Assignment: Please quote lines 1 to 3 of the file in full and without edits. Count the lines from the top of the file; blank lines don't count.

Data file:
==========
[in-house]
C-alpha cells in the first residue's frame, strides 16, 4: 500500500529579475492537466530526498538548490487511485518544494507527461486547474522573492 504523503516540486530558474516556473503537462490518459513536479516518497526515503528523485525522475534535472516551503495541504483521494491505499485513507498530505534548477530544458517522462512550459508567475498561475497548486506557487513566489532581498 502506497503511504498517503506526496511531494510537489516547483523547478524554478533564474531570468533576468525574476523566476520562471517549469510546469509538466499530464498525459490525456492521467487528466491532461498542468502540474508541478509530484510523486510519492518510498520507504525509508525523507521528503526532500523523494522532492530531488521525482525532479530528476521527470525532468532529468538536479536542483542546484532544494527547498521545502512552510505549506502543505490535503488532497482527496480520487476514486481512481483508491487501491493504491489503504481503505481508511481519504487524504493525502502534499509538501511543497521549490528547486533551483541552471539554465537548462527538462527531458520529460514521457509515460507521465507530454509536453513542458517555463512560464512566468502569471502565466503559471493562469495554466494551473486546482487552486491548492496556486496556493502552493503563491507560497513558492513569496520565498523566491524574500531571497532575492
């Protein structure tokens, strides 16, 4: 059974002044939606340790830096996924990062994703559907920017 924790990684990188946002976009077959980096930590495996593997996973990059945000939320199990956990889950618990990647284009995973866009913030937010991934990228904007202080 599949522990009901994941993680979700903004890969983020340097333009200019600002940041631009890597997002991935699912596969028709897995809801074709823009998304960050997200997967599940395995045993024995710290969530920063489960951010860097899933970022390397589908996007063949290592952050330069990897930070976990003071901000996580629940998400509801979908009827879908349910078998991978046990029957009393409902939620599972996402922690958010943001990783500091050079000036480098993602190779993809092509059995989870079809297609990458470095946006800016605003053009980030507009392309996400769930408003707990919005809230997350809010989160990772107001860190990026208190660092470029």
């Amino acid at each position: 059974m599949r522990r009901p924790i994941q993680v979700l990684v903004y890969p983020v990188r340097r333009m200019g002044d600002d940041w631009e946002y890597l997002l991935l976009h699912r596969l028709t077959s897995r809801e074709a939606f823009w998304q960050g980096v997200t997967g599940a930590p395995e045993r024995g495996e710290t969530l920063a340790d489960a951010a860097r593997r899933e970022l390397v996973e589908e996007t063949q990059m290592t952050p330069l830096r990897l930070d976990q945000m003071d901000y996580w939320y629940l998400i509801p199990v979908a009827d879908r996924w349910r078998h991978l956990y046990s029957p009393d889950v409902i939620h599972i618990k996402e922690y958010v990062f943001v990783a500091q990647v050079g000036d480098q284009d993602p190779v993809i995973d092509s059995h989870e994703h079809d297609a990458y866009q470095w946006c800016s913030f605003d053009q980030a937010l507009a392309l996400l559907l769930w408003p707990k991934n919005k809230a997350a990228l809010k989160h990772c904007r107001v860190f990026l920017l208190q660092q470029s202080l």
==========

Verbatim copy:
[in-house]
C-alpha cells in the first residue's frame, strides 16, 4: 500500500529579475492537466530526498538548490487511485518544494507527461486547474522573492 504523503516540486530558474516556473503537462490518459513536479516518497526515503528523485525522475534535472516551503495541504483521494491505499485513507498530505534548477530544458517522462512550459508567475498561475497548486506557487513566489532581498 502506497503511504498517503506526496511531494510537489516547483523547478524554478533564474531570468533576468525574476523566476520562471517549469510546469509538466499530464498525459490525456492521467487528466491532461498542468502540474508541478509530484510523486510519492518510498520507504525509508525523507521528503526532500523523494522532492530531488521525482525532479530528476521527470525532468532529468538536479536542483542546484532544494527547498521545502512552510505549506502543505490535503488532497482527496480520487476514486481512481483508491487501491493504491489503504481503505481508511481519504487524504493525502502534499509538501511543497521549490528547486533551483541552471539554465537548462527538462527531458520529460514521457509515460507521465507530454509536453513542458517555463512560464512566468502569471502565466503559471493562469495554466494551473486546482487552486491548492496556486496556493502552493503563491507560497513558492513569496520565498523566491524574500531571497532575492
């Protein structure tokens, strides 16, 4: 059974002044939606340790830096996924990062994703559907920017 924790990684990188946002976009077959980096930590495996593997996973990059945000939320199990956990889950618990990647284009995973866009913030937010991934990228904007202080 599949522990009901994941993680979700903004890969983020340097333009200019600002940041631009890597997002991935699912596969028709897995809801074709823009998304960050997200997967599940395995045993024995710290969530920063489960951010860097899933970022390397589908996007063949290592952050330069990897930070976990003071901000996580629940998400509801979908009827879908349910078998991978046990029957009393409902939620599972996402922690958010943001990783500091050079000036480098993602190779993809092509059995989870079809297609990458470095946006800016605003053009980030507009392309996400769930408003707990919005809230997350809010989160990772107001860190990026208190660092470029």